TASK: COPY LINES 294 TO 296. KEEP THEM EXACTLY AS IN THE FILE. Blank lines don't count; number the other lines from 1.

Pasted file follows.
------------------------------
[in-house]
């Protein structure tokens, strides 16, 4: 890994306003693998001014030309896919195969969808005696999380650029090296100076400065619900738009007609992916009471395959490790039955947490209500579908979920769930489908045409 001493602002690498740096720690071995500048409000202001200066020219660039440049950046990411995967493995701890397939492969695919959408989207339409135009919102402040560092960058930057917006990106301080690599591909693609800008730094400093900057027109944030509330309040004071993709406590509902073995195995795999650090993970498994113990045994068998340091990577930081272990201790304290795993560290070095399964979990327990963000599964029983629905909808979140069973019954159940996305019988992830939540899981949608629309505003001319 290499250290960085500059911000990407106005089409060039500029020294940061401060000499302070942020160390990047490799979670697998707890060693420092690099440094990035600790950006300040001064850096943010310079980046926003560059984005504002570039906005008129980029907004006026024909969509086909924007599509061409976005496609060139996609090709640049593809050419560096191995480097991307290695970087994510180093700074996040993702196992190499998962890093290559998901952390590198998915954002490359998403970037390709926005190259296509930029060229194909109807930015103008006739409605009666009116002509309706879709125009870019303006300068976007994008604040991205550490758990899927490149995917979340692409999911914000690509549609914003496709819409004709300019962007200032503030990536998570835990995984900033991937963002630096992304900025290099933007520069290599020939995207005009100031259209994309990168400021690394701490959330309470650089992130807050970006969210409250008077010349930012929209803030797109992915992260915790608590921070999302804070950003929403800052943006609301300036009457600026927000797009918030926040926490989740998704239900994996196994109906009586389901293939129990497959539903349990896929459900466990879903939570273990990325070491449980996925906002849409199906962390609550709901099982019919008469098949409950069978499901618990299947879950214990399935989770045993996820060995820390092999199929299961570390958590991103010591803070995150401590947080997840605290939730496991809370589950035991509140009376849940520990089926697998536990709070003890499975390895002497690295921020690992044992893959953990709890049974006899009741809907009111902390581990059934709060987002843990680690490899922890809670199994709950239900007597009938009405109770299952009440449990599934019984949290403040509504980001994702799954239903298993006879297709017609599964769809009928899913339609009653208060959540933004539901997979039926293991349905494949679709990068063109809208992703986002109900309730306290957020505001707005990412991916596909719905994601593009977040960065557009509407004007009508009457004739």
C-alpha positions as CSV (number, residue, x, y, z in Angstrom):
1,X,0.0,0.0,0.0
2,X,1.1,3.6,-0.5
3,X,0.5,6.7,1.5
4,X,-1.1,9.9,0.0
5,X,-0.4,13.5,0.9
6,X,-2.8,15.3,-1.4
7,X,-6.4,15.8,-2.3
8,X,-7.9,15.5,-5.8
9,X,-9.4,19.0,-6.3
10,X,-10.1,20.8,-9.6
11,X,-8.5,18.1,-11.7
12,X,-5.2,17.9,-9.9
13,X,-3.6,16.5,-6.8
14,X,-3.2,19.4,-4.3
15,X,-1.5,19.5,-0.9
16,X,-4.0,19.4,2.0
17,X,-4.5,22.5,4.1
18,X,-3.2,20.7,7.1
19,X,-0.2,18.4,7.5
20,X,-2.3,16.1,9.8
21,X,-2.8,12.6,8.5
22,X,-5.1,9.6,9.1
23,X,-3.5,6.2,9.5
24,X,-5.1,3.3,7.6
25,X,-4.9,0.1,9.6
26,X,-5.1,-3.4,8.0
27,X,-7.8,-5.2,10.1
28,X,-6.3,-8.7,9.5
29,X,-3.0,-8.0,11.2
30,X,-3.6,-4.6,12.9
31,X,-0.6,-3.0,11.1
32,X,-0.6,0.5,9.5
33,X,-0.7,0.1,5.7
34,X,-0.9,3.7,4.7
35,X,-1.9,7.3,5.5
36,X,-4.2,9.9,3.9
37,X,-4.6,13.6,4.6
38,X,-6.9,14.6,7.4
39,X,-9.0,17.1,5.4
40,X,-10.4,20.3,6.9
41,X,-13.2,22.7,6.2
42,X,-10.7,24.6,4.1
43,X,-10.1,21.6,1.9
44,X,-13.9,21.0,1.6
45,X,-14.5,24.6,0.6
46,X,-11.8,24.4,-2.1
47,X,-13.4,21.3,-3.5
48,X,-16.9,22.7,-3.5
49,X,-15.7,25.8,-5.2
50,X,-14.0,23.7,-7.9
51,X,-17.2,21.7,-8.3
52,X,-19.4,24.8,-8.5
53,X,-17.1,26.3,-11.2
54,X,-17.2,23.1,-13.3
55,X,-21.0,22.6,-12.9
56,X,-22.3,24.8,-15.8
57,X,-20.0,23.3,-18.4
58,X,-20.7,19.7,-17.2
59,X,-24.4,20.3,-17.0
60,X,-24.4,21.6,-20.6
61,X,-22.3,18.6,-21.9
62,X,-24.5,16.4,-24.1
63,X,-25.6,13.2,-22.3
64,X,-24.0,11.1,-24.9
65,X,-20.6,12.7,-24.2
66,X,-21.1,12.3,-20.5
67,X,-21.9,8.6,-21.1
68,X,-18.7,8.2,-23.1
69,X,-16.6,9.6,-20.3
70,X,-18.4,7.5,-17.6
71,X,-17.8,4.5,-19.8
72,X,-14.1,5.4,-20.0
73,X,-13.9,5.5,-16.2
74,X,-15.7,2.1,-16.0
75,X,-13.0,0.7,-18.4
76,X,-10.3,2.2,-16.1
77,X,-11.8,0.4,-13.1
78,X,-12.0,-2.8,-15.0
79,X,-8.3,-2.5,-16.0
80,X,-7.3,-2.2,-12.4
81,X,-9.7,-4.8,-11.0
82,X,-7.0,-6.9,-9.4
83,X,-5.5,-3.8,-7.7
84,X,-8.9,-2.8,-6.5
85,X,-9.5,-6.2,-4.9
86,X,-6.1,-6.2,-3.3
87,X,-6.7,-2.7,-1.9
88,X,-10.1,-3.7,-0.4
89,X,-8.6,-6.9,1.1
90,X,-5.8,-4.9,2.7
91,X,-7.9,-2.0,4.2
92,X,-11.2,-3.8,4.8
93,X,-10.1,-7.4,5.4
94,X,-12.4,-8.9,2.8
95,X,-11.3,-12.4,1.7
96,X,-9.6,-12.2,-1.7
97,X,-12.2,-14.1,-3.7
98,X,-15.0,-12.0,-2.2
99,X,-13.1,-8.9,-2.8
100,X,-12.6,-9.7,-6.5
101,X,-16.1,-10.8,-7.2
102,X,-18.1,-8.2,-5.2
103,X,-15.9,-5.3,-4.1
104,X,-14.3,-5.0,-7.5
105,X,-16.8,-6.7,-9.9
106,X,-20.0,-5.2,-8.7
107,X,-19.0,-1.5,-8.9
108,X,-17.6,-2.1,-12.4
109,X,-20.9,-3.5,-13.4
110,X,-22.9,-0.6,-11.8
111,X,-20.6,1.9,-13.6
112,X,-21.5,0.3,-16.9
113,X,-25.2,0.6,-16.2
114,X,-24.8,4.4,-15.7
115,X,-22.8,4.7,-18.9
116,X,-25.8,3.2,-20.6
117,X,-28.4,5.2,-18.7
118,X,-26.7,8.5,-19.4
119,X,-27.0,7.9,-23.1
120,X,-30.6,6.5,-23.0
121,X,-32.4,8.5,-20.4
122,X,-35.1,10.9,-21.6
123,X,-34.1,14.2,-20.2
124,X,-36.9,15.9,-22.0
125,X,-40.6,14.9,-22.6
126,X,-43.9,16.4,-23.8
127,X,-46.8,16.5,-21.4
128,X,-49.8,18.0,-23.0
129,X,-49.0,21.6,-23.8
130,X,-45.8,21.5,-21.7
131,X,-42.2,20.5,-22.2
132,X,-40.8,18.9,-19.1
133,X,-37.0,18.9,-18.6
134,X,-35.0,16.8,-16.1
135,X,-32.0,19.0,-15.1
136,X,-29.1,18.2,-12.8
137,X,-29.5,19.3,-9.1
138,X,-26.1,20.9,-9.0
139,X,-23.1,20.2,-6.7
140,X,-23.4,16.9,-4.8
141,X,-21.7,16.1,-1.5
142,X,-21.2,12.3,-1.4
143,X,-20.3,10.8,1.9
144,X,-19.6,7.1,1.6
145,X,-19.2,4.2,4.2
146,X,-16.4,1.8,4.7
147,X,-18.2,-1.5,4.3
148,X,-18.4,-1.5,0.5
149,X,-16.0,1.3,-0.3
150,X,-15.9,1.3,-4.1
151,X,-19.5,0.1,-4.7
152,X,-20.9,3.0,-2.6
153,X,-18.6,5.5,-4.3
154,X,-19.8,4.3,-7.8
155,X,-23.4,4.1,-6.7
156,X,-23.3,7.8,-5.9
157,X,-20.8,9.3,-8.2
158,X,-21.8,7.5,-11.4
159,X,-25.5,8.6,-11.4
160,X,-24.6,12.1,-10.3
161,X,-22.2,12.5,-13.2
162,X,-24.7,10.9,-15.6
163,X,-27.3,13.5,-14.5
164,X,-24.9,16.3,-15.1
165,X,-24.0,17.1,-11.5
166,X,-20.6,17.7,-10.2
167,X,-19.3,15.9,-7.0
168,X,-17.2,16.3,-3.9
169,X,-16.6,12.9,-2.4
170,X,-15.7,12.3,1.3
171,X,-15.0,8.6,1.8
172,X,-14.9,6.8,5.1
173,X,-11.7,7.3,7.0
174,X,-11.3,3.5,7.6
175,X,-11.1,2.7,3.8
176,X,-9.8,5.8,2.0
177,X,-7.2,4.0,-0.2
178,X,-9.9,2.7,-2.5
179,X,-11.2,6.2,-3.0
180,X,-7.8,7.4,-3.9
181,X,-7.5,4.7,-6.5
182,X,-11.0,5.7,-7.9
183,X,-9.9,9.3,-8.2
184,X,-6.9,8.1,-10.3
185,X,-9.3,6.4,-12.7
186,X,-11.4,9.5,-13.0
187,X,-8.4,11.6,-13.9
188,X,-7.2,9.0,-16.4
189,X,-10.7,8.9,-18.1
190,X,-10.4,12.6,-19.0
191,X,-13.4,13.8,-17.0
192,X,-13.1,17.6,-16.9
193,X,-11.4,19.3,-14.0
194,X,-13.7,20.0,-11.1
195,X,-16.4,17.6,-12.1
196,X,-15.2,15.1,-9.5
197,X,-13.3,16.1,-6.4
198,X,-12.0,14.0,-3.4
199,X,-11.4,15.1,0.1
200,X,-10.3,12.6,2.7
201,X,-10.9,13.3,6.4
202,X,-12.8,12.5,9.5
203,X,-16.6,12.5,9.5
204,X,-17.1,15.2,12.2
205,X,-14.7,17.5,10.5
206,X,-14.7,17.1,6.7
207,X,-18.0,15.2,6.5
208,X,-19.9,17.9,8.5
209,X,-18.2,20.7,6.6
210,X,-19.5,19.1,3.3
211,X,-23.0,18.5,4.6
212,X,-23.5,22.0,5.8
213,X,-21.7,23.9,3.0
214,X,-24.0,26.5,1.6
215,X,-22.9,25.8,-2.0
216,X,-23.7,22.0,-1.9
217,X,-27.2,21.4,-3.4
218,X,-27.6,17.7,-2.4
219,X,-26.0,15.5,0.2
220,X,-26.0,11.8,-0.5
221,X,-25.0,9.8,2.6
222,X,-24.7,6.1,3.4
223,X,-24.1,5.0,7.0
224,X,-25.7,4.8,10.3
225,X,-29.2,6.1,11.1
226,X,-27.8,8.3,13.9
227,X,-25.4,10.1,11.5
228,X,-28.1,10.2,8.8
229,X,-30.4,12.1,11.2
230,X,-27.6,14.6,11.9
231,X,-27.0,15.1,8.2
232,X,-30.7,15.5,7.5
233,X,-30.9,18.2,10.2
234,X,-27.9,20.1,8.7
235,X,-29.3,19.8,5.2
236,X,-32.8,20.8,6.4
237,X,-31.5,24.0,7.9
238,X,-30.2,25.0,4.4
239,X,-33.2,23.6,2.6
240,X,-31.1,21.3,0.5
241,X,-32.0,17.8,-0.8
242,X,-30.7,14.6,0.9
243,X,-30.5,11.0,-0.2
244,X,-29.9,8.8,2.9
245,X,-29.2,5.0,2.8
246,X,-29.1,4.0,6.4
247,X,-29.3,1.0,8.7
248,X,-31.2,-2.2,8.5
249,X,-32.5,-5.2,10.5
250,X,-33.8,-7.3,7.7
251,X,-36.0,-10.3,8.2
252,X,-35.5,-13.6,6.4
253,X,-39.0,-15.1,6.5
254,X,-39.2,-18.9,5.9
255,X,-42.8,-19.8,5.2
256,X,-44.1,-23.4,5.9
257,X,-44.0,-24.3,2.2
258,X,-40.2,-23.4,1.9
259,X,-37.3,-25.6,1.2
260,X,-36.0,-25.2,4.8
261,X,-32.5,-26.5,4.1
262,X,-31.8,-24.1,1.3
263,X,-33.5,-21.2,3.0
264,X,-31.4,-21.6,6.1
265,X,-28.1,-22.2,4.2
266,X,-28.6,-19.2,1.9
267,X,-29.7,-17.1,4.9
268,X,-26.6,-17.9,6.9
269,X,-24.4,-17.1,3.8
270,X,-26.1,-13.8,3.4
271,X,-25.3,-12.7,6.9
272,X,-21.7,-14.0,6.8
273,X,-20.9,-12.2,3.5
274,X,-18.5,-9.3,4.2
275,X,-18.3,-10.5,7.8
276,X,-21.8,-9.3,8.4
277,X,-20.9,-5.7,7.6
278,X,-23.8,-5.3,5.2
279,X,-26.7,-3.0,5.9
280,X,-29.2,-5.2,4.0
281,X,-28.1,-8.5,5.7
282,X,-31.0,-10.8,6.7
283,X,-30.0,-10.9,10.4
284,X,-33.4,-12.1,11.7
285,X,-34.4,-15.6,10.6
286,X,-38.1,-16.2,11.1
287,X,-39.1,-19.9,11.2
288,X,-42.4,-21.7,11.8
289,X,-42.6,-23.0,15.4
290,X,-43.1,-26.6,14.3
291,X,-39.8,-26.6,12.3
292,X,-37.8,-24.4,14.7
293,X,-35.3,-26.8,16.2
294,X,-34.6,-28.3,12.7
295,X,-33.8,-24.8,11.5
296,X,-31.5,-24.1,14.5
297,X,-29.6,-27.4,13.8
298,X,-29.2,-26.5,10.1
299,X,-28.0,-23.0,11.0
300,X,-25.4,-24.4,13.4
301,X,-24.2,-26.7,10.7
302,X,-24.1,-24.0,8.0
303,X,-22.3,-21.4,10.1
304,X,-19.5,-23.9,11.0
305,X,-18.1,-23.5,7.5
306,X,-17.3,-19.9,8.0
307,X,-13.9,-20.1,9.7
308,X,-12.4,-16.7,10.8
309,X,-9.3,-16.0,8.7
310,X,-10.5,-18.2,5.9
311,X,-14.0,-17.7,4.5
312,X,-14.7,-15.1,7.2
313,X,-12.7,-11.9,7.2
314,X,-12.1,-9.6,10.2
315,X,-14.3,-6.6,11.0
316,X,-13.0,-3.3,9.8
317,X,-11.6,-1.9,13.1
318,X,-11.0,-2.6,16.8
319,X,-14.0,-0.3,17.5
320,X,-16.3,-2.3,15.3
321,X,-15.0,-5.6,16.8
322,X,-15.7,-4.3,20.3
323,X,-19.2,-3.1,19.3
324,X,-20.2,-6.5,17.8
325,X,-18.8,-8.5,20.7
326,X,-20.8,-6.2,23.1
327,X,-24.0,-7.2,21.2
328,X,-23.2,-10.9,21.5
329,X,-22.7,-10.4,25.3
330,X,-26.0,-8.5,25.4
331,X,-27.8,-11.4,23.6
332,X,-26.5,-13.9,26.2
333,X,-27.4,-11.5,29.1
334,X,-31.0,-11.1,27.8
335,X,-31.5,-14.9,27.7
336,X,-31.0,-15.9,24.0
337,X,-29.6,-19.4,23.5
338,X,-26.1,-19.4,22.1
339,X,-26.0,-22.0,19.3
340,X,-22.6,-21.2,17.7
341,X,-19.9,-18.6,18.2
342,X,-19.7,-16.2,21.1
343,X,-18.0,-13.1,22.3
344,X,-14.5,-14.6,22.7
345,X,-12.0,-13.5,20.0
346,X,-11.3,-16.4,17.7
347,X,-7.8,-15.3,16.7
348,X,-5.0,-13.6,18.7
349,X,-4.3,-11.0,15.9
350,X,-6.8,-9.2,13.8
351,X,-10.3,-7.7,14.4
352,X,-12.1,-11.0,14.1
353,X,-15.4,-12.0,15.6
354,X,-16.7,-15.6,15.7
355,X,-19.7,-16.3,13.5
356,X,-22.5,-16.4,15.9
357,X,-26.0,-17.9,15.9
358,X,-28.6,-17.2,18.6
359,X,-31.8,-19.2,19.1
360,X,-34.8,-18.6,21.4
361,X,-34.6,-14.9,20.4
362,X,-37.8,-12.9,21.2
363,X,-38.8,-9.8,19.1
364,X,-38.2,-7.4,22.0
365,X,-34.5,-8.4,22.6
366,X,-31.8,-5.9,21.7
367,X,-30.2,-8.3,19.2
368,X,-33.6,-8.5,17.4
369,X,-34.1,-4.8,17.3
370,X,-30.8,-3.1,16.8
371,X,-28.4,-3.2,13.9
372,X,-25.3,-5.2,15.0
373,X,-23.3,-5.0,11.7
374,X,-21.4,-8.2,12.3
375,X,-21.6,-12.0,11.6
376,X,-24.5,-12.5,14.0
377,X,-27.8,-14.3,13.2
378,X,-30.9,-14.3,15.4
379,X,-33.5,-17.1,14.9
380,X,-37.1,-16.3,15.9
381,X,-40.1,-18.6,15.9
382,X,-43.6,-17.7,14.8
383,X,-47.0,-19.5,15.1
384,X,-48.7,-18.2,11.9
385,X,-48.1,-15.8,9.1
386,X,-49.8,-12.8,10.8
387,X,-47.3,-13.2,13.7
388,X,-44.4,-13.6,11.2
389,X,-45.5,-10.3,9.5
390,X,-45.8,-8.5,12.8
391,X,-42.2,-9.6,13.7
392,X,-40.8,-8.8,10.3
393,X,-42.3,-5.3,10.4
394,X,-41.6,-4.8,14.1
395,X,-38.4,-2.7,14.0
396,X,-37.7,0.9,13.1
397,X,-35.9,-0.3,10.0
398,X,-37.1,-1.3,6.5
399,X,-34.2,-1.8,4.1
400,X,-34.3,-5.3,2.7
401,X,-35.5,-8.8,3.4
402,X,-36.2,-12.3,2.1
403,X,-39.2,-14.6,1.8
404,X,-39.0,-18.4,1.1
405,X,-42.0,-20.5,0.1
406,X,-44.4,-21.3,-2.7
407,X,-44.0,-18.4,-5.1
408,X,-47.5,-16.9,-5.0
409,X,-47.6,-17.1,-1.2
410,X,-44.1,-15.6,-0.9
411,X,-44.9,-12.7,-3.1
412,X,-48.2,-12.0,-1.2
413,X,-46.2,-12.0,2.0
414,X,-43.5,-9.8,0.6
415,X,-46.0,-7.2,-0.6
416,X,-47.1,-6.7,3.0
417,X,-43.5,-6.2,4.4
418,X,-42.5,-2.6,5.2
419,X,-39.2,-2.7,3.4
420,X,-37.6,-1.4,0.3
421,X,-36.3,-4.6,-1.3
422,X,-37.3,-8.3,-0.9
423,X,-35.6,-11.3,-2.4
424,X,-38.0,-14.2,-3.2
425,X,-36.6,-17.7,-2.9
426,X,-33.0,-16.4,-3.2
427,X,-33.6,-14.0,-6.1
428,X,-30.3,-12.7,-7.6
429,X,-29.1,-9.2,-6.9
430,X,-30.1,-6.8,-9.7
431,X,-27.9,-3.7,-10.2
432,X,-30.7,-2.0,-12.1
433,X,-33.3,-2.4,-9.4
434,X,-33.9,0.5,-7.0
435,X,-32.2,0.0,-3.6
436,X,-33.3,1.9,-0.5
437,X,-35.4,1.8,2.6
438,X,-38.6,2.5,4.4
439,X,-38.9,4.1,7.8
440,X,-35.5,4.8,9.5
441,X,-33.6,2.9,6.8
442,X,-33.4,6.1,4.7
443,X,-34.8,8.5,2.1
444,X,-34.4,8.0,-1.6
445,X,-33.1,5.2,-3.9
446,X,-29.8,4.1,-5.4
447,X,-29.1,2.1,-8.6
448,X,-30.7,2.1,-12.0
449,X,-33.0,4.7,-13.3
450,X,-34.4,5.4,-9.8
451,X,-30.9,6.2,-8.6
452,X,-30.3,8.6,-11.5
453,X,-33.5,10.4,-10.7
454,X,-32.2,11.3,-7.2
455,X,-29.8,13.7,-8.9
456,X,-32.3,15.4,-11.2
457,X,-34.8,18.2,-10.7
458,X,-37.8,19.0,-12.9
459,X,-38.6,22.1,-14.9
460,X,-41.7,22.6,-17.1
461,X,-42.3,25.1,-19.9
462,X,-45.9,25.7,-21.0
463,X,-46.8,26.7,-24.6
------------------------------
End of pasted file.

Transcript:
291,X,-39.8,-26.6,12.3
292,X,-37.8,-24.4,14.7
293,X,-35.3,-26.8,16.2